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Progestogens for Prevention of Preterm Birth [Internet].


Rockville (MD): Agency for Healthcare Research and Quality (US); 2012 Sep. Report No.: 12-EHC105-EF.
AHRQ Comparative Effectiveness Reviews.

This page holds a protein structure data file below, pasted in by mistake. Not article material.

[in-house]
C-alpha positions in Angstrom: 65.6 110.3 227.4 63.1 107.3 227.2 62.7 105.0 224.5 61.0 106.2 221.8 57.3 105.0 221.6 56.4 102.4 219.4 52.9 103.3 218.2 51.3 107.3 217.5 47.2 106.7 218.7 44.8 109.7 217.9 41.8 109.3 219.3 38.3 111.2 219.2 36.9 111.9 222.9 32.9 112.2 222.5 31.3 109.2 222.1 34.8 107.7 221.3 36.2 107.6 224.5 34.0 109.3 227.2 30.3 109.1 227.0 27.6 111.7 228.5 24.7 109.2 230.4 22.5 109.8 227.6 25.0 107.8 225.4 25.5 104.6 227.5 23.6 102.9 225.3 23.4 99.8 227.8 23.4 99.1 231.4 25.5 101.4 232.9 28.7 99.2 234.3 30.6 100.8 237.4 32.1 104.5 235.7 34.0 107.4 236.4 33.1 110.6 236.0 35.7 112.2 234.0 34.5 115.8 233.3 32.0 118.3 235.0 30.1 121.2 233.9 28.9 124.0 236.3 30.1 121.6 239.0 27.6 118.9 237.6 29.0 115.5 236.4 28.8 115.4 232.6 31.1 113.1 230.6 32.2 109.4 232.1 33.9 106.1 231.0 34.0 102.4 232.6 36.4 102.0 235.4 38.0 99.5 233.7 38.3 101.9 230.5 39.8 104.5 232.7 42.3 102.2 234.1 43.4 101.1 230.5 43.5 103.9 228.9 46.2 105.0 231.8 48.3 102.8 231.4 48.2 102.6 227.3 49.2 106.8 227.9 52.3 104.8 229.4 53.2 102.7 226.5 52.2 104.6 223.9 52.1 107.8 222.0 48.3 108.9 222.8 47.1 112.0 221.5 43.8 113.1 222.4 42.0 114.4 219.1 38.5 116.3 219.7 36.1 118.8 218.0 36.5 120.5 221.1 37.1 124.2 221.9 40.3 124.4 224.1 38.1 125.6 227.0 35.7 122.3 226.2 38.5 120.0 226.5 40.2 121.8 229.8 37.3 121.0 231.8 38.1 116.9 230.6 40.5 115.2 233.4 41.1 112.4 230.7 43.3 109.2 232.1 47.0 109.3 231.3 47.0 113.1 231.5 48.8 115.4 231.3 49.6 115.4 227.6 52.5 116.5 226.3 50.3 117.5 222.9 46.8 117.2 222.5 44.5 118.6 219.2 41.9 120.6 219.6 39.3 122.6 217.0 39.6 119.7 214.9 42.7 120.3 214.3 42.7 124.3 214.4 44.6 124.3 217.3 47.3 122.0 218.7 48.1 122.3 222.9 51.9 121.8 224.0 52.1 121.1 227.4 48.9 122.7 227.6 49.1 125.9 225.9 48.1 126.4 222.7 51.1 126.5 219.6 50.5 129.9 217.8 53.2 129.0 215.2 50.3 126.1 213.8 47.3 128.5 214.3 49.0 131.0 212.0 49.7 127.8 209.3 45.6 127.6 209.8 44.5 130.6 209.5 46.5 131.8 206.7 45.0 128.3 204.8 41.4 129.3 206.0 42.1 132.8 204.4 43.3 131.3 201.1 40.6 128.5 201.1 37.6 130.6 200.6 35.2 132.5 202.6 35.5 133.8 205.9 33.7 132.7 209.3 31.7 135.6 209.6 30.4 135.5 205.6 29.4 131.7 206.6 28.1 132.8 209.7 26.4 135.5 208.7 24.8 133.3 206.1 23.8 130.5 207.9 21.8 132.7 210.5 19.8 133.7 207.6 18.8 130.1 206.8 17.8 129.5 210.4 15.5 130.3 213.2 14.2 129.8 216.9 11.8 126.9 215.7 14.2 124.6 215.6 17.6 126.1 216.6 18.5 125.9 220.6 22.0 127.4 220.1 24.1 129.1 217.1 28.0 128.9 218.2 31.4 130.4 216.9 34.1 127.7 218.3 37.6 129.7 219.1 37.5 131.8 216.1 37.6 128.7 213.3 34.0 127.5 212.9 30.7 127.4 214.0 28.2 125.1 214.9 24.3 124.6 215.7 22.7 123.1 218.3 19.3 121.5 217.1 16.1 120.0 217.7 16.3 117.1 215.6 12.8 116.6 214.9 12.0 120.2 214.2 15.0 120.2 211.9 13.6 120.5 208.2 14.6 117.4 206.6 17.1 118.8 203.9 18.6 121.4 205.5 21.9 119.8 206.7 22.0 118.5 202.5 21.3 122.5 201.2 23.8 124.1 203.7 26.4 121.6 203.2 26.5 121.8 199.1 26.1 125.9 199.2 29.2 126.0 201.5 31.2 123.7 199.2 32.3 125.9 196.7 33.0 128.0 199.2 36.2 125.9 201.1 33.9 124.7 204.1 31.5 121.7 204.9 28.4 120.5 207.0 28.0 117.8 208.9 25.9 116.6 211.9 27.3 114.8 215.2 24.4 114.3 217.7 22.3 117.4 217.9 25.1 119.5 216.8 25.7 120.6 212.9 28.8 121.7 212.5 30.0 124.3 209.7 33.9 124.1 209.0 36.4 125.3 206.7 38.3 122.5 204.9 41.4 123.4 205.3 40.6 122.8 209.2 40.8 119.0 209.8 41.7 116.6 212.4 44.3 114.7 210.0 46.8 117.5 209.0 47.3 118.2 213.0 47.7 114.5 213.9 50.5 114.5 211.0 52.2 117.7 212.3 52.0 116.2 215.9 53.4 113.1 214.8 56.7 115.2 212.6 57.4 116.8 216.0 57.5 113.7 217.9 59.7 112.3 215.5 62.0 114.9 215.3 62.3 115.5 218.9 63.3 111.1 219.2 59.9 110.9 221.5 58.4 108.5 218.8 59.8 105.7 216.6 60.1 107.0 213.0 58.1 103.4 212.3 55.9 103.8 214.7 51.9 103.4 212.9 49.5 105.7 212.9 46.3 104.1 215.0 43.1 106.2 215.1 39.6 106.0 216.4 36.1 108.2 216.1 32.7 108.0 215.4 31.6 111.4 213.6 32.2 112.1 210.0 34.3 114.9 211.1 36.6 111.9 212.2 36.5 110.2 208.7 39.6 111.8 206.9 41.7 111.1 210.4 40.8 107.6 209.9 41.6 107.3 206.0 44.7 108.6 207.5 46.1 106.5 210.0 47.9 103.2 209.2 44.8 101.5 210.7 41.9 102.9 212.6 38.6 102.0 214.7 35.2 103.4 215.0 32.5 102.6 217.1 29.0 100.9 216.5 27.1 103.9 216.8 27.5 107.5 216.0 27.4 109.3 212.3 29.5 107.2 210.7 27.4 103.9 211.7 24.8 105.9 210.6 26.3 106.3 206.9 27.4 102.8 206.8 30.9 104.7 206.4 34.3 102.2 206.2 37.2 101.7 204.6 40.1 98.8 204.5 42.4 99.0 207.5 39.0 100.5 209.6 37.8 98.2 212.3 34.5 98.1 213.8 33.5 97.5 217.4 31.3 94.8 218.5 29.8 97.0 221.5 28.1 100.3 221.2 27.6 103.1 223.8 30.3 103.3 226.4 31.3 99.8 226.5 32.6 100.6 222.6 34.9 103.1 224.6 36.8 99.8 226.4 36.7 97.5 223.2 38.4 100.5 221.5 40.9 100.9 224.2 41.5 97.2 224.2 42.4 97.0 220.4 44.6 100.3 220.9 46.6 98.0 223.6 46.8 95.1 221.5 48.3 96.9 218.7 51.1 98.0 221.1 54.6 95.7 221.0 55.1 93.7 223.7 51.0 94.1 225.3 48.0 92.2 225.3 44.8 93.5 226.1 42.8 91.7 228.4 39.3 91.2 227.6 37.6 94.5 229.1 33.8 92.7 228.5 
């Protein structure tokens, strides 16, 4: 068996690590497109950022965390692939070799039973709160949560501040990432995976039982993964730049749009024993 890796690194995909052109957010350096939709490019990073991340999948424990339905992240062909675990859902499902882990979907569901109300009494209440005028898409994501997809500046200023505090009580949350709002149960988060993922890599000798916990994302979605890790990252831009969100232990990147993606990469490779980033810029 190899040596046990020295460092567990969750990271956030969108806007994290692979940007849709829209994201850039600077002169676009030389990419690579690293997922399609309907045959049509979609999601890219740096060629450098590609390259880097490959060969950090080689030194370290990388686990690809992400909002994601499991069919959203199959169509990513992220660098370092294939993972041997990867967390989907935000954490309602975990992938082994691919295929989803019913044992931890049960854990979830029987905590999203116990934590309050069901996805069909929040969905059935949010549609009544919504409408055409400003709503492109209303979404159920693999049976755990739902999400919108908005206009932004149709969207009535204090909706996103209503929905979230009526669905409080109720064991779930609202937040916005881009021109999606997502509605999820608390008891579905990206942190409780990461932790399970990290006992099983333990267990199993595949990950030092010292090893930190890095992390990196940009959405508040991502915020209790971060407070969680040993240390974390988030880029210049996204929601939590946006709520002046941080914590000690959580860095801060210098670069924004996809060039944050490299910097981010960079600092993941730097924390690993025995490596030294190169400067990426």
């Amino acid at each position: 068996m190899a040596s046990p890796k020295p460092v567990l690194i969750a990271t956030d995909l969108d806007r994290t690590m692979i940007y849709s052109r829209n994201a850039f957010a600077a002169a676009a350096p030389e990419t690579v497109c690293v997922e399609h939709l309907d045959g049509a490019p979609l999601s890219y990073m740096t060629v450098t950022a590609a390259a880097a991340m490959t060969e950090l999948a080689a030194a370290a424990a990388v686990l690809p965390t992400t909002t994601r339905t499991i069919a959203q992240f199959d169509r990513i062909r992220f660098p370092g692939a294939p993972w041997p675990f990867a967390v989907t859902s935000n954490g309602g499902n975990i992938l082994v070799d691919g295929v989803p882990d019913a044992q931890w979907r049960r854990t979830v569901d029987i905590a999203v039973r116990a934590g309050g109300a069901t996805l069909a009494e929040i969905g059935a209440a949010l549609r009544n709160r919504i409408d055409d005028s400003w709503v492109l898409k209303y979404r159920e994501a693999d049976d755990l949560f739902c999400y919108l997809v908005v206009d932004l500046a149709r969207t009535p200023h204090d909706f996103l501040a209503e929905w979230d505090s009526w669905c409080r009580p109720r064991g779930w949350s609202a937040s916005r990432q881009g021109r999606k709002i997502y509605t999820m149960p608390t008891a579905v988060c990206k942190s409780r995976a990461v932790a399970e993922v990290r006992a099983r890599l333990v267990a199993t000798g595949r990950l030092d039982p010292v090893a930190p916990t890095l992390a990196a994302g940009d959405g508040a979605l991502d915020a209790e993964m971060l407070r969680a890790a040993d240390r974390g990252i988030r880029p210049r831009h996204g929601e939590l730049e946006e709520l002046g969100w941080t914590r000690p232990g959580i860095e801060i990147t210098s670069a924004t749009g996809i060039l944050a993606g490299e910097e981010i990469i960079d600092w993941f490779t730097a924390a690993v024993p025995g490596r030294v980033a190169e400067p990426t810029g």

OBJECTIVES: The Vanderbilt Evidence-based Practice Center systematically reviewed evidence addressing administration of progestogens to prevent preterm birth. DATA SOURCES: We searched MEDLINE® and Embase for articles published in English from January 1966 to October 2010. A focused update was added through October 2011. REVIEW METHODS: We excluded publications that did not address a Key Question, were not research, or had fewer than 20 participants. We included 70 publications: 8 were good quality; 43, fair; and 19, poor. Sixteen randomized controlled trials (RCTs) contributed data for Bayesian meta-analysis. The update netted eight additional RCTs. RESULTS: Among women with prior preterm birth and a singleton pregnancy (four RCTs), progestogen treatment decreased the risk of preterm birth (Odds Ratio [OR]=0.66, 95% Bayesian credible interval [BCI]: 0.53, 0.82), corresponding to an absolute reduction in risk of preterm birth between 0 and 26 percent across studies. In this population, progestogens also reduced neonatal death (OR=0.52, 95% BCI: 0.25, 0.96). Two trials of progestogen administration among women with short cervical length, one identified in the main portion of the review and the latter in the focused update, report reduction of risk of preterm birth with an absolute reduction in risk of 8.8 and 15.2 percent. Evidence of benefit for other maternal, fetal, or neonatal health outcomes is inconsistent or absent. In multiple gestations, progestogen treatment does not prevent prematurity (preterm birth OR=1.18, 95% BCI: 0.79, 1.39), enhance birthweight, or improve other outcomes. No maternal factors, such as number or severity of prior preterm births, have been definitively shown to modify effects of progestogen treatment. Similarly, direct comparisons have not been made between routes of administration or doses in RCTs. Across RCTs (n=15), no formulation was effective at reducing risk for neonatal mortality, but all were effective at reducing the risk of preterm birth (meta-estimates: OR17OHP =0.75, 95% BCI: 0.60, 0.90 OROral=0.56, 95% BCI: 0.36, 0.79; ORVaginal=0.76, 95% BCI: 0.57, 0.98). Evidence is insufficient to determine whether time of initiation and adherence to treatment influence outcomes. Factors associated with adherence to treatment have not been systematically studied. Potential adverse effects (harms) were not uniformly assessed in this literature. Study participants withdrew from treatment and placebo groups in similar small proportions. Long-term maternal and infant effects have not been well studied. No data were available from large registries for surveillance of rare outcomes such as fetal death. Publications about provider- and system-level factors confirm wide variability in use of progestogens, use in populations that lack clear evidence of benefit, and desire for data about longer term benefits and risk of harms. CONCLUSIONS: Progestogens prevent preterm birth when used in singleton pregnancy in which the mother has had a prior spontaneous preterm birth or in which cervical length is short. The strength of the evidence supporting its use for these indications is moderate and low, respectively. In contrast, moderate strength of evidence suggests lack of effectiveness for multiple gestations. Evidence is insufficient for all other uses. Across indications, data are sparse to evaluate influence on near-term outcomes such as neonatal mortality and morbidities. Evidence is insufficient for understanding whether intervention has the ultimately desired outcome of preventing morbidity and promoting normal childhood development.

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